"There are certain restrictions on attending public school in the U.S. Persons who violate these restrictions may not receive another visa for a period of five years.

                      "The restrictions apply only to students holding F-1 visas. They do not apply to students attending public school on derivative visas, such as F-2, J-2 or H-4 visas. The restrictions also do not apply to students attending private schools on F-1 visas.

                      "The restrictions are:

                      "* Students who attend public high schools in the U.S. are limited to twelve months of study. Public school attendance in the U.S. prior to November 30, 1996 does not count toward this limit.
                      "* F-1 visas can no longer be issued to attend public elementary or middle schools (Kindergarten - 8th grade) or publicly-funded adult education programs.
                      "* Before an F-1 visa for a public school can be issued, the student must show that the public school in the U.S. has been reimbursed for the full, unsubsidized per capita cost of the education as calculated by the school. Reimbursement may be indicated on the I-20. Consular officers may request copies of canceled checks and/or receipts confirming the payment as needed."
                      "Facts are stubborn things; and whatever may be our wishes, our inclinations, or the dictates of our passion, they cannot alter the state of facts and evidence." John Adams on Defense of the boston Massacre

                      Comment


                      • #12
                        <BLOCKQUOTE class="ip-ubbcode-quote"><div class="ip-ubbcode-quote-title">quote:</div><div class="ip-ubbcode-quote-content">Originally posted by Hudson:
                        <BLOCKQUOTE class="ip-ubbcode-quote"><div class="ip-ubbcode-quote-title">quote:</div><div class="ip-ubbcode-quote-content">Originally posted by BG:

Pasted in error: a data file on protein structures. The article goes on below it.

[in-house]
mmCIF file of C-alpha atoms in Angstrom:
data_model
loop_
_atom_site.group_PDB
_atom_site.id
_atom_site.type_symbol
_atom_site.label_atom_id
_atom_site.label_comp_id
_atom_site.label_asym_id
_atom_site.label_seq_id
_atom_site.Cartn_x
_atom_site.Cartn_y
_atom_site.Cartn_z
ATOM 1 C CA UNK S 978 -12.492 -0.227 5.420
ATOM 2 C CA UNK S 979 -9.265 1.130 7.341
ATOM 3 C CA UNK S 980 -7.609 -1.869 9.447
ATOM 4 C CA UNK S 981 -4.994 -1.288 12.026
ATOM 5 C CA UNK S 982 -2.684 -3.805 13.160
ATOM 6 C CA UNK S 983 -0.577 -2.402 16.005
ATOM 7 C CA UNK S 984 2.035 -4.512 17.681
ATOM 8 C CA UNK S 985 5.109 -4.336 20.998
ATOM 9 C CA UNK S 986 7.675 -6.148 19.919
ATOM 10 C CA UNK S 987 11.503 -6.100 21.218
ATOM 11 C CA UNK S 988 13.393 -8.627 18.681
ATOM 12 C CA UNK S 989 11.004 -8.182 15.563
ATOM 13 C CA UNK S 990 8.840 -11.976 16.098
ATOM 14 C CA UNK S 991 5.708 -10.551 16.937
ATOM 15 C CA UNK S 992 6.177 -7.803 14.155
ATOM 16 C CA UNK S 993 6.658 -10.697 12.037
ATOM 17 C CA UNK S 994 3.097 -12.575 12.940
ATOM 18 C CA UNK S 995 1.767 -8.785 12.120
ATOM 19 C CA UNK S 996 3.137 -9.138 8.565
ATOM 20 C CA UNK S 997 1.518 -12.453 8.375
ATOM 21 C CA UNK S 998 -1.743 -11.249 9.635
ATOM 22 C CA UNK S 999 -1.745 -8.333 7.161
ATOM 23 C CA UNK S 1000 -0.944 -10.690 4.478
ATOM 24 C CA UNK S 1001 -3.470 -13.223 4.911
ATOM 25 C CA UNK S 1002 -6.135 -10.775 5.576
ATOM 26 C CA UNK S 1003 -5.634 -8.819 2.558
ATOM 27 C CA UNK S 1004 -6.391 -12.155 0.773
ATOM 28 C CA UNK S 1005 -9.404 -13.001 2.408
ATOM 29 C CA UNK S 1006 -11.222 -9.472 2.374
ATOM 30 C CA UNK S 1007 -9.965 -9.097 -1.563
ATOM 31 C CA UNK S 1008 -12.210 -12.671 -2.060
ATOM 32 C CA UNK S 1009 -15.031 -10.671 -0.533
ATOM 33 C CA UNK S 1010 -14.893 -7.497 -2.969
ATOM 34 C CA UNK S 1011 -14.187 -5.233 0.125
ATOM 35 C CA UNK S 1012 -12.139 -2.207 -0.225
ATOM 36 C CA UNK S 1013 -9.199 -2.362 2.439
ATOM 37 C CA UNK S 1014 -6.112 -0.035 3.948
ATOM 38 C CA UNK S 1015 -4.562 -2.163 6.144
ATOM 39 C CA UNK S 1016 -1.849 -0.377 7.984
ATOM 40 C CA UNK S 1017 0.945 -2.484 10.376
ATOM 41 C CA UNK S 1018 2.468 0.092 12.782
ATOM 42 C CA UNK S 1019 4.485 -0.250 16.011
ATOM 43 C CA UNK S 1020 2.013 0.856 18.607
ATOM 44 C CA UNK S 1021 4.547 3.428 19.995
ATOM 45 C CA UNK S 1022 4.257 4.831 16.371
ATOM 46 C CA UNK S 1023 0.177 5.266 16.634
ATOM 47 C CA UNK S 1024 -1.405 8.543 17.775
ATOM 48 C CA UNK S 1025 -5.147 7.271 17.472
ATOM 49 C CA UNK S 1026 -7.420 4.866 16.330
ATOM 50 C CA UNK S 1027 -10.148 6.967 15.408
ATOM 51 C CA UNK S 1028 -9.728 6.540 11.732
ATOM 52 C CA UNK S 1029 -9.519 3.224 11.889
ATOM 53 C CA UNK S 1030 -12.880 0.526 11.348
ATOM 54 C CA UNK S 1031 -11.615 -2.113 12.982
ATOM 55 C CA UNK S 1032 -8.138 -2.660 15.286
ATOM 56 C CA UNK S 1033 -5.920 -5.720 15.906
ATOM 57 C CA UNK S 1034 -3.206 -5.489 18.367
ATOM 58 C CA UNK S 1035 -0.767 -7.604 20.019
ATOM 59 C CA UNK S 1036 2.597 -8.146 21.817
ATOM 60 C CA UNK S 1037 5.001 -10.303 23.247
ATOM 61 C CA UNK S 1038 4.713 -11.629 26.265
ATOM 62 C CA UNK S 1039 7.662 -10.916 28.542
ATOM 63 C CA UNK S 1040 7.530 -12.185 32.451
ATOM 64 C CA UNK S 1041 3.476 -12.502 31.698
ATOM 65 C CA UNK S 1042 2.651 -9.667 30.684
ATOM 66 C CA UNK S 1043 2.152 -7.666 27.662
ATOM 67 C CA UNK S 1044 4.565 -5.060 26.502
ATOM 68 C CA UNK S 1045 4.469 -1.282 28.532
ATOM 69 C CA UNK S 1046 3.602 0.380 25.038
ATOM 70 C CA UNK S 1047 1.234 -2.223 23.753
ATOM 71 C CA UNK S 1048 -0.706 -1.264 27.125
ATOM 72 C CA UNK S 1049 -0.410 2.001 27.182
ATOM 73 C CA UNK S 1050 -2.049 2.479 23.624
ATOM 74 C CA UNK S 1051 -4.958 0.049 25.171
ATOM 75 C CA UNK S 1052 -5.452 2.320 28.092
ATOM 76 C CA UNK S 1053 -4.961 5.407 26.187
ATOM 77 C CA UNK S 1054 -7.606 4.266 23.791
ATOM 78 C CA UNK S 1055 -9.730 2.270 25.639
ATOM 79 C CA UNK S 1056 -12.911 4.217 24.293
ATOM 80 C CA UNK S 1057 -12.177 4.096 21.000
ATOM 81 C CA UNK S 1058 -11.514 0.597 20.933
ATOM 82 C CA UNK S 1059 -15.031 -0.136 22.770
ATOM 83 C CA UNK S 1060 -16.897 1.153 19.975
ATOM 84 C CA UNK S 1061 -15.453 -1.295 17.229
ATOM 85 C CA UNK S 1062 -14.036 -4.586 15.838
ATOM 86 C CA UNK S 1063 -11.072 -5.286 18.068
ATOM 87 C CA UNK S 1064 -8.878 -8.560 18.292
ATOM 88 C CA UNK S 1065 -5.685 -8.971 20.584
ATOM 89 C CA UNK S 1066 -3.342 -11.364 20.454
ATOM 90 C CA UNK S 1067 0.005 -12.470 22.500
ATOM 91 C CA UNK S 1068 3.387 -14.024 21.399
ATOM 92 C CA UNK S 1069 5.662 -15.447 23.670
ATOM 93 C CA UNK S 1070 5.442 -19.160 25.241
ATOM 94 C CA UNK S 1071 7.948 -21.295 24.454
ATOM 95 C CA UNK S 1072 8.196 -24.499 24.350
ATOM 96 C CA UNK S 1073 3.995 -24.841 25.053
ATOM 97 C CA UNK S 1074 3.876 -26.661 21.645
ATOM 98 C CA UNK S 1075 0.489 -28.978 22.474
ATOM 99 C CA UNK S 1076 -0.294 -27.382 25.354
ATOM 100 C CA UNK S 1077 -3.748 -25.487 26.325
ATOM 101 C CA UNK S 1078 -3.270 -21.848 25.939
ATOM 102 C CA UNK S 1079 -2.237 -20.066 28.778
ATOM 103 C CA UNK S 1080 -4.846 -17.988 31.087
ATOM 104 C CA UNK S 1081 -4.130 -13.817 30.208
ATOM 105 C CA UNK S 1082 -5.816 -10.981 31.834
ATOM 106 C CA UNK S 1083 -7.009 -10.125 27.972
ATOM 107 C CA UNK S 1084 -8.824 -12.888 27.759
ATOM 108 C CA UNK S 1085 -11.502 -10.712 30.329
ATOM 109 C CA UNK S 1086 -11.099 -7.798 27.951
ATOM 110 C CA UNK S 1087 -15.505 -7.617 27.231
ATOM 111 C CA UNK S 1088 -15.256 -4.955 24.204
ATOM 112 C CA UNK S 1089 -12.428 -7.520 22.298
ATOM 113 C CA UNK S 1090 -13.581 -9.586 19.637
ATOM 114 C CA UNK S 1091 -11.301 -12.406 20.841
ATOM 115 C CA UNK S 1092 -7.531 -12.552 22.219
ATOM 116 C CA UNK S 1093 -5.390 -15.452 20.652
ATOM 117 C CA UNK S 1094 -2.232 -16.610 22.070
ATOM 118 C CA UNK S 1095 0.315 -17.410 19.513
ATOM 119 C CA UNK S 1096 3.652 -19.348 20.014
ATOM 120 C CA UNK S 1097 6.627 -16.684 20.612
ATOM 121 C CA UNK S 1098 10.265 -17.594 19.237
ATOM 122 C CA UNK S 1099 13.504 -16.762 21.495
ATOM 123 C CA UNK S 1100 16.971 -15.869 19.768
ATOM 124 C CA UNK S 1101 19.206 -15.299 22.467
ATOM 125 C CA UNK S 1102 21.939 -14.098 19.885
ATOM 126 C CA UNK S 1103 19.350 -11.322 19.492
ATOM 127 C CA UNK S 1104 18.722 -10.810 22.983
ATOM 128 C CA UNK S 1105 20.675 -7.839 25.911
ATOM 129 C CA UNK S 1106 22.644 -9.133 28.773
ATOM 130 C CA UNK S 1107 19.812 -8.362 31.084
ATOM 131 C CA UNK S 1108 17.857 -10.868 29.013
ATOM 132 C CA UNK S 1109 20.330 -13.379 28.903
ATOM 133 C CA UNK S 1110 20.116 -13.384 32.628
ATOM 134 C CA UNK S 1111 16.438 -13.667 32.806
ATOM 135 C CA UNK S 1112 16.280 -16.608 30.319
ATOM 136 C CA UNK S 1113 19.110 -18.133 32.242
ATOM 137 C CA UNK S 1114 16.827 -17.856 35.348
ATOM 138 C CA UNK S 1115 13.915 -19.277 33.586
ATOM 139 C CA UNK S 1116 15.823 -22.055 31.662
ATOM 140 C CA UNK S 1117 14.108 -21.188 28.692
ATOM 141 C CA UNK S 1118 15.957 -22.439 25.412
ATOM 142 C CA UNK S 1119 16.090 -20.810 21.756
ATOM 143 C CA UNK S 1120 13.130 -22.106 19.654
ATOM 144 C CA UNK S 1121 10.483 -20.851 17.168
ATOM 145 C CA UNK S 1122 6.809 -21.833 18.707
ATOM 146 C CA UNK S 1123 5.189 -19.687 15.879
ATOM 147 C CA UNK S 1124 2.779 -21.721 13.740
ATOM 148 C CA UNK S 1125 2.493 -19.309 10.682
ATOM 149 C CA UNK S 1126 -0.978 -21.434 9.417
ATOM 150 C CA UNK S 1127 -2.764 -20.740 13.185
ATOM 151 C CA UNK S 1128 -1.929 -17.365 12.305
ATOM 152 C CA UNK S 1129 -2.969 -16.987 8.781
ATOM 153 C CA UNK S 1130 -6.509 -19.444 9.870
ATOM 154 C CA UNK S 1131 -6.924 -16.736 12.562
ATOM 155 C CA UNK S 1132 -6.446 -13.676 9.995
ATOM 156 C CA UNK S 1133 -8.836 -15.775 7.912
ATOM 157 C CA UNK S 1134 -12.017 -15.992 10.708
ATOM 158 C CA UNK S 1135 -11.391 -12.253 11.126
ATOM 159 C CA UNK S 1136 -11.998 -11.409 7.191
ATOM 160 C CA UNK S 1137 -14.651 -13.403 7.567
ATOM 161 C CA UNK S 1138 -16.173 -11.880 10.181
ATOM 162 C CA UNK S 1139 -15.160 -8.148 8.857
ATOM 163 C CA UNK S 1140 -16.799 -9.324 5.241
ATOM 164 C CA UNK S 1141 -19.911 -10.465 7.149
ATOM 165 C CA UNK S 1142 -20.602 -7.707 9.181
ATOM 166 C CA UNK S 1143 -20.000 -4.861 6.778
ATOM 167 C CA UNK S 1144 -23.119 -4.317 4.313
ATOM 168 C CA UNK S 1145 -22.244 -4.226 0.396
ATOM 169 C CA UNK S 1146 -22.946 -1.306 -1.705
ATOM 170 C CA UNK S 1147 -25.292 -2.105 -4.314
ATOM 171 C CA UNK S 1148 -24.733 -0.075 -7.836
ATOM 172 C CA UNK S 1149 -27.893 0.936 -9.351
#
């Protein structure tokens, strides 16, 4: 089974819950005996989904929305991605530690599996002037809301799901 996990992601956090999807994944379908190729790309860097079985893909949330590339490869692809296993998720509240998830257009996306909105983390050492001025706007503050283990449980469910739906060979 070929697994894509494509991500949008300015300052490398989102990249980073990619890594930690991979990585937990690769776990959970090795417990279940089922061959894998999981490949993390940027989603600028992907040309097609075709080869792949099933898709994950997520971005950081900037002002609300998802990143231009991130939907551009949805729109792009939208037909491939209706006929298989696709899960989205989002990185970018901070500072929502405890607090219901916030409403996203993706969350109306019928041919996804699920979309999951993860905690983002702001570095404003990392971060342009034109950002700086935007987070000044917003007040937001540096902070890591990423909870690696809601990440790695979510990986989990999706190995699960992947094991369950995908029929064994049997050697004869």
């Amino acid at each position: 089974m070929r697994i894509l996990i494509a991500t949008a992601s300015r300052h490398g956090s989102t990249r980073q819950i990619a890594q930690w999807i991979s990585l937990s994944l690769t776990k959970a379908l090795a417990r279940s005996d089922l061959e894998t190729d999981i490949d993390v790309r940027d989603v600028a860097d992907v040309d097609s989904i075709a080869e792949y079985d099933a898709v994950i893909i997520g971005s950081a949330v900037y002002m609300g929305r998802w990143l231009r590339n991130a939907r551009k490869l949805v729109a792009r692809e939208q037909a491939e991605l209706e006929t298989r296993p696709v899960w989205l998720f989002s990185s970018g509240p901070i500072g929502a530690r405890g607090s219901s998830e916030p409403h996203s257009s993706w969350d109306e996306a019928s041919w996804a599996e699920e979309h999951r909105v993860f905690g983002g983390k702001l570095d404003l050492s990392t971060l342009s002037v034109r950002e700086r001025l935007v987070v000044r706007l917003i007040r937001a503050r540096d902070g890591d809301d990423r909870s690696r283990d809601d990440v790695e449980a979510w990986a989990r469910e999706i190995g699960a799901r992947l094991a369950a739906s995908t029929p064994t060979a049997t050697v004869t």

Thanks,


                        I am reserching the option of a student visa. This may be difficult since she in only 10. </div></BLOCKQUOTE>
                        I believe the F visa may be out. From the State Department's web site:

                        "Public School

                        "There are certain restrictions on attending public school in the U.S. Persons who violate these restrictions may not receive another visa for a period of five years.

                        "The restrictions apply only to students holding F-1 visas. They do not apply to students attending public school on derivative visas, such as F-2, J-2 or H-4 visas. The restrictions also do not apply to students attending private schools on F-1 visas.

                        "The restrictions are:

                        "* Students who attend public high schools in the U.S. are limited to twelve months of study. Public school attendance in the U.S. prior to November 30, 1996 does not count toward this limit.
                        "* F-1 visas can no longer be issued to attend public elementary or middle schools (Kindergarten - 8th grade) or publicly-funded adult education programs.
                        "* Before an F-1 visa for a public school can be issued, the student must show that the public school in the U.S. has been reimbursed for the full, unsubsidized per capita cost of the education as calculated by the school. Reimbursement may be indicated on the I-20. Consular officers may request copies of canceled checks and/or receipts confirming the payment as needed." </div></BLOCKQUOTE>

                        Operative word is Public, there are plenty of other options.

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                        • #13
                          best agency

                          http://loveme.com/